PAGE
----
Monday, December 31, 2012

Wild Rabbit Chase

For reasons I will not divulge, I once chased a wild rabbit across a freeway off-ramp.


Okay, okay.

Enough with the arm twisting. I will divulge. And maybe you can help me make sense of it.


To understand this blog post, you should know that:

1. I love animals.
2. Sometimes I love animals more than I love people.
3. I once saw a cat get hit on a city street and I did nothing about it. I wasn't the driver, and I wasn't in the car, and it wasn't my cat. If I had blinked at that moment, or decided to dig in my purse for a lone stick of gum, I might have missed the whole thing. But I didn't. And it haunts me.
4. One of my MFA professors once told me, "You really have a knack for writing about dying animals."
5. I sometimes do very, very stupid things.


Also, as disclaimer, I wish I could say that this happened a long, long time ago, like when I was 12, right about the time that girls who love horses but realize they will never own a horse decide to settle for a rabbit.

Or maybe when I was 18, and doing stupid things was what I did best.

Or maybe when I was 25, when I still had a job but not yet a career, lived in an apartment and not a house, and sometimes slipped and called my husband "my boyfriend," since it was all so new.

But no. This happened when I was a full-grown, career-minded, mortgage-paying adult who had been married for more than 12 years.

In fact, it happened only a month ago.


We had just turned onto the Briggsmore overpass from Ninth Street, which will mean little if you don't know the area. To try to give this a bit of perspective, locals tend to refer to this area as the "Briggsmore parking lot," since it is often clogged with cars trying to head north on 99, south on 99, west to Carpenter Road, east to Briggsmore Avenue, or north on Sisk Road to Walmart/the mall/Target/Costco. In other words, it was a regular zoo -- even before I saw the rabbit.

Will was driving. (This is only a statement of fact, not of blame or censure.) I was happily musing over the gift we had just bought ourselves -- an eighty-year-old steamer trunk that we absolutely didn't need and probably wouldn't have room to store.

Up ahead of us, there were sudden brake lights, some swerving and a few honks -- and I realized that a van had rear-ended a compact car, and all the occupants were hopping out.

This particular van looked like something that might have toured with the Grateful Dead or Phish; it was packed with people, blankets, and the sort of household objects that suggested its occupants were permanently on the move.

Will put on his blinker, trying to avoid the two lanes that were now blocked, and that's probably why I saw the rabbit first.


My mother tells a story -- a pretty good one, too -- of a deer that ran through our residential neighborhood in Napoleon, Ohio, across a street, through a garage and into someone's backyard. Everyone was amazed: one minute there had not been a deer, and then the deer was there, and then it was gone.

It was the same with this rabbit.


When all the occupants of the Grateful Dead/Phish/Gimme Shelter van had hopped out, so too had their rabbit. ("A wild rabbit," Will would point out, if he were in my head writing this story. But I'm getting ahead of myself.)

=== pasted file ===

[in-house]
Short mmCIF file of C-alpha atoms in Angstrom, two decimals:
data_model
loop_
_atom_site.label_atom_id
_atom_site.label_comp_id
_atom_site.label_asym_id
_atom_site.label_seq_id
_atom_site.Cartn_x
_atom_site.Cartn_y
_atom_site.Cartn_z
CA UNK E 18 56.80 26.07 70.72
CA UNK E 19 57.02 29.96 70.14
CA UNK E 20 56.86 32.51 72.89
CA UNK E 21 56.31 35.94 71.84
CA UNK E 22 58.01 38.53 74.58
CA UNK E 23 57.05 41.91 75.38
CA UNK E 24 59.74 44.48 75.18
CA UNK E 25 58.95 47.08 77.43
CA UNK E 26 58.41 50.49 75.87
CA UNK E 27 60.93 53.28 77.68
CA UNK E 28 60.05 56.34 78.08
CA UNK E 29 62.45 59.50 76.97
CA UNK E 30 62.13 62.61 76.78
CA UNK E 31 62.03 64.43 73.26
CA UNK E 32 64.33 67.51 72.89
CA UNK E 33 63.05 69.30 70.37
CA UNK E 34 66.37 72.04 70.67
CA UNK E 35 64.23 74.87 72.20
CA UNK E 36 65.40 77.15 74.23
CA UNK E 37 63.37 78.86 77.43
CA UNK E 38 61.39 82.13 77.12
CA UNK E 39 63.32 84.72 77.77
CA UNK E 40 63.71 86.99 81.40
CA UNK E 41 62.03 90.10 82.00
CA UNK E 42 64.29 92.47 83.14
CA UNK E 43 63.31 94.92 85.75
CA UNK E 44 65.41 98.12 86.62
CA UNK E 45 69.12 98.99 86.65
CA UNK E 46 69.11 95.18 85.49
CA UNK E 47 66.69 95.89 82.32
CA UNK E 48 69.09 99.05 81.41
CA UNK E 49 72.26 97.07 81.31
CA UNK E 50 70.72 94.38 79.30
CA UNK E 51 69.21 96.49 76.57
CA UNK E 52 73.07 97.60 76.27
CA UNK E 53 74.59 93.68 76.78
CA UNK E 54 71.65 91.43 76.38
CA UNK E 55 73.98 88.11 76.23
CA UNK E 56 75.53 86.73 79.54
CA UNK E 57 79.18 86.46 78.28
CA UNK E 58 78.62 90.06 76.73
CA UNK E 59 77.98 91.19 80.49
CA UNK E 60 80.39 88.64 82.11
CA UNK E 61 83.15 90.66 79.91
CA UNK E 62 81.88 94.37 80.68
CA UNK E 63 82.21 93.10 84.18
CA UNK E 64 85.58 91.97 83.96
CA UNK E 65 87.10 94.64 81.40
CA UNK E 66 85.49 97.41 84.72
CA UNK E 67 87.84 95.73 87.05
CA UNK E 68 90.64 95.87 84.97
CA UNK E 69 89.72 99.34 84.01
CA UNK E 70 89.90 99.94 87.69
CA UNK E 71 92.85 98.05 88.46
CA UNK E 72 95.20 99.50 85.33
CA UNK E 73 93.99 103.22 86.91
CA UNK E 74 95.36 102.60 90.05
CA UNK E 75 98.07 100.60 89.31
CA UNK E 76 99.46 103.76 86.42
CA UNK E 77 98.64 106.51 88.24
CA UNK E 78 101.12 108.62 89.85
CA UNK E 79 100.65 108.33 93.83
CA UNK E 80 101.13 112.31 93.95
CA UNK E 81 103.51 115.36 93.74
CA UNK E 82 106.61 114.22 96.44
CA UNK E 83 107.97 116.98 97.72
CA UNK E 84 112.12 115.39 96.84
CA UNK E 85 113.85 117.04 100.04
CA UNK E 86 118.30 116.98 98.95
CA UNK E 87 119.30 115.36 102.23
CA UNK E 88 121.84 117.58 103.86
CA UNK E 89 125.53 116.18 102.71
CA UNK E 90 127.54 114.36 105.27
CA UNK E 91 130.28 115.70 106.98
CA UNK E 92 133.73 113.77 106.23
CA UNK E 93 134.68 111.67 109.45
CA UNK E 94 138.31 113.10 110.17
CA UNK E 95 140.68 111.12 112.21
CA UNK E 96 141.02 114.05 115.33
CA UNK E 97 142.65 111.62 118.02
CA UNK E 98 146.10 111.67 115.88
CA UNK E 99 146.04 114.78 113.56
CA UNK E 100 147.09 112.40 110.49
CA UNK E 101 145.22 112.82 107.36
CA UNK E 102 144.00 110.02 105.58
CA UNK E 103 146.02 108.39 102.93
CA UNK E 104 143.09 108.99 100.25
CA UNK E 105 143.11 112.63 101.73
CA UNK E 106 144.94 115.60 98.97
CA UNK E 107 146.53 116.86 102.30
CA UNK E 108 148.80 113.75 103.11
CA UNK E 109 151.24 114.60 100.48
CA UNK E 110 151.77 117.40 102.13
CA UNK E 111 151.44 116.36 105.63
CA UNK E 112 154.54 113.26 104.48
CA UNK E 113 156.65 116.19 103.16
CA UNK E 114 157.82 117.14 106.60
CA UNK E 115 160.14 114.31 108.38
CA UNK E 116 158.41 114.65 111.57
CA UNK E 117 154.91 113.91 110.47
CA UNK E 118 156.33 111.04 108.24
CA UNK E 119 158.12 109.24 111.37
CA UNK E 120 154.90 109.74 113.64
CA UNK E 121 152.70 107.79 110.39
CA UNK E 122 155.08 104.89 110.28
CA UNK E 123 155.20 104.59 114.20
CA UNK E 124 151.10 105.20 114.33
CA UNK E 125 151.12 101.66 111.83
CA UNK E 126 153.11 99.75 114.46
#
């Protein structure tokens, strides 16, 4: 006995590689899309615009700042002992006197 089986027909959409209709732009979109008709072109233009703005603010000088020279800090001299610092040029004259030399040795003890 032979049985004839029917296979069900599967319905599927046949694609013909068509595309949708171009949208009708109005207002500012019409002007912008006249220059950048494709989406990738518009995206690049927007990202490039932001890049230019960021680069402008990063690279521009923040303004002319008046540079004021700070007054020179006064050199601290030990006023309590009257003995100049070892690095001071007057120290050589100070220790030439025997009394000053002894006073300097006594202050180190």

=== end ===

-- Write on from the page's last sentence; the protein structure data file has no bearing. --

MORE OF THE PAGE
I screamed. Yes, literally. It was a largish rabbit, with giant, stand-up ears, and it was frantically hopping toward six lanes of flowing traffic.

A teenage boy from the van followed in half-hearted chase, saw the coming onslaught of traffic, and gave up. At this point, the driver had hopped back into the van, and the boy ran behind it for a few paces, grabbing at the door. You've seen this, I'm sure -- only it might have been a villain, trying to catch a handle and therefore a leg up into a moving train. But the boy made it into the van, and the van took off, and cars started to fill in the space on the road where the accident had been.

And the rabbit was still there, bewildered. Like a sitting duck.

I had my seatbelt off and had opened the door before I could think what I was doing.

Will said, "What -- you are not --"

But I was. I was out of the car, running in my black-and-white tunic, my black leggings, my black boots. "Come here! Come here!" I screamed.

I was calling to the rabbit.


I'm not exactly sure what I would have done with the rabbit if I had managed to catch it. Maybe I would have secured it in the trunk somehow and headed out to the country, popped the back hatch and yelled, "Run free, little rabbit!" Maybe I would have built it a hutch and let it live in my backyard ("No way," says the Will in my head).

But the rabbit was much faster than me, and it immediately darted forward (followed by me, panting; followed by Will, driving slowly with his blinker on) and sprinted down the right lane, crossed in front of two cars stopped at the southbound off-ramp, and ran quick-as-a (well... you know) down the embankment to a wooded area behind an I-Hop and a Denny's and a Sonic Burger.


"Paula," Will said when I was back in the car, my seatbelt fastened, my heart still pounding. He seemed to be struggling very hard to find the right words to say to me -- part-reprimand, part-consolation, part-bafflement -- and in the end, he just shook his head.

I really couldn't even tell you why, unless this was just one more sign of craziness in an entire episode of craziness, but I found myself wiping real tears from my eyes.

And wishing that rabbit all the best.

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